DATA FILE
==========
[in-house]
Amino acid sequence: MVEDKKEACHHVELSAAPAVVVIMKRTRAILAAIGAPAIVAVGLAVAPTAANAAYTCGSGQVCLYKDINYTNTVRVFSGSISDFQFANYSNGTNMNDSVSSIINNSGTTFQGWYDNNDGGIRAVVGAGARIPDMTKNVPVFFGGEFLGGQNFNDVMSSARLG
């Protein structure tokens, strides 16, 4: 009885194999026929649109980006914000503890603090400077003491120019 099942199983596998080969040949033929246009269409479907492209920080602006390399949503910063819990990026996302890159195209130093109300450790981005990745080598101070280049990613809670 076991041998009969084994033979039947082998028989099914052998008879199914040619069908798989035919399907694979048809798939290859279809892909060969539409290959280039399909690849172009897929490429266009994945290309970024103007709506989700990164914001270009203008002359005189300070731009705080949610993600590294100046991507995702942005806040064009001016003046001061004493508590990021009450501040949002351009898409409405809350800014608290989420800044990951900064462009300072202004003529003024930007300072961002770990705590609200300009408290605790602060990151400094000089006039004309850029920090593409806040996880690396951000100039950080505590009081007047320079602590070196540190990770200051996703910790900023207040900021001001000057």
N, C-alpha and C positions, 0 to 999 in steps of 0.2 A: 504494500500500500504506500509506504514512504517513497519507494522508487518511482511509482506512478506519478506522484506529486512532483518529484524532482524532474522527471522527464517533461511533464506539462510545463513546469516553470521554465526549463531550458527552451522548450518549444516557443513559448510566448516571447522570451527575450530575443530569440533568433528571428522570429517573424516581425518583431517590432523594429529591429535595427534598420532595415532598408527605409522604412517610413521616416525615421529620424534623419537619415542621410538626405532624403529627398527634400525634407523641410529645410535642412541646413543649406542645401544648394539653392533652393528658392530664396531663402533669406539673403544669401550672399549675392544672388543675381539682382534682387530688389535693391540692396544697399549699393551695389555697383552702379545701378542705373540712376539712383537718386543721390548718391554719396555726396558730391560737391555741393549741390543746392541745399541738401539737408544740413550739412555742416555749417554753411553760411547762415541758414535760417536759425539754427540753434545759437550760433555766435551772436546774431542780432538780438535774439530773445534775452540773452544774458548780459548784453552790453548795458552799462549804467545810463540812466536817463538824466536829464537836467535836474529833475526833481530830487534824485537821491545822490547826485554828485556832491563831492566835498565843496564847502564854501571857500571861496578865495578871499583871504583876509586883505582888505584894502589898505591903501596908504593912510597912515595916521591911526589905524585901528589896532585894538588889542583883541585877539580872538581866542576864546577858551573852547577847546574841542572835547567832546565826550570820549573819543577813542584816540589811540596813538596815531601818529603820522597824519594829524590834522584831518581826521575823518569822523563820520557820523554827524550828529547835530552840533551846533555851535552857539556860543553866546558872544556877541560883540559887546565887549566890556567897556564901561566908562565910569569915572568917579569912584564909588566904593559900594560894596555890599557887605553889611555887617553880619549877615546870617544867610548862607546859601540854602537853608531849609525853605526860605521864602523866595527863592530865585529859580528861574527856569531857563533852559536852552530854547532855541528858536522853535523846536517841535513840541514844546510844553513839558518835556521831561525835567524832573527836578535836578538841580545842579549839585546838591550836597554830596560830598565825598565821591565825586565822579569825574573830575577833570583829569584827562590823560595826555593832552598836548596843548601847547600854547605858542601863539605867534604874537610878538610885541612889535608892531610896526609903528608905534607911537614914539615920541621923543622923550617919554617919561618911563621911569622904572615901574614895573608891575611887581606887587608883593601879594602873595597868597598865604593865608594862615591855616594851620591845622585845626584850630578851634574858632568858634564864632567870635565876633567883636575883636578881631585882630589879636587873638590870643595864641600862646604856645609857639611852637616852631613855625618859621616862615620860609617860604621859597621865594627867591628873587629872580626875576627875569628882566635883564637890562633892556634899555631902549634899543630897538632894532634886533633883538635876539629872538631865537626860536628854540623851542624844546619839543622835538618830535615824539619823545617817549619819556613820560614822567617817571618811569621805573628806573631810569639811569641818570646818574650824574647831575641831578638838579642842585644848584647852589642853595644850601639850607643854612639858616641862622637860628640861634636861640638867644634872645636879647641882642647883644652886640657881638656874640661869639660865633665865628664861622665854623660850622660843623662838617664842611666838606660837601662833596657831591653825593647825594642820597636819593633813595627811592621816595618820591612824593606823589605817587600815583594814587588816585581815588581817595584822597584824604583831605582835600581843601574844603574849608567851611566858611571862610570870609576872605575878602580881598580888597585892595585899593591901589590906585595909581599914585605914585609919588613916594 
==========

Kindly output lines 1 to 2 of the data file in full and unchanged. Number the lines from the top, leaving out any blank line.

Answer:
[in-house]
Amino acid sequence: MVEDKKEACHHVELSAAPAVVVIMKRTRAILAAIGAPAIVAVGLAVAPTAANAAYTCGSGQVCLYKDINYTNTVRVFSGSISDFQFANYSNGTNMNDSVSSIINNSGTTFQGWYDNNDGGIRAVVGAGARIPDMTKNVPVFFGGEFLGGQNFNDVMSSARLG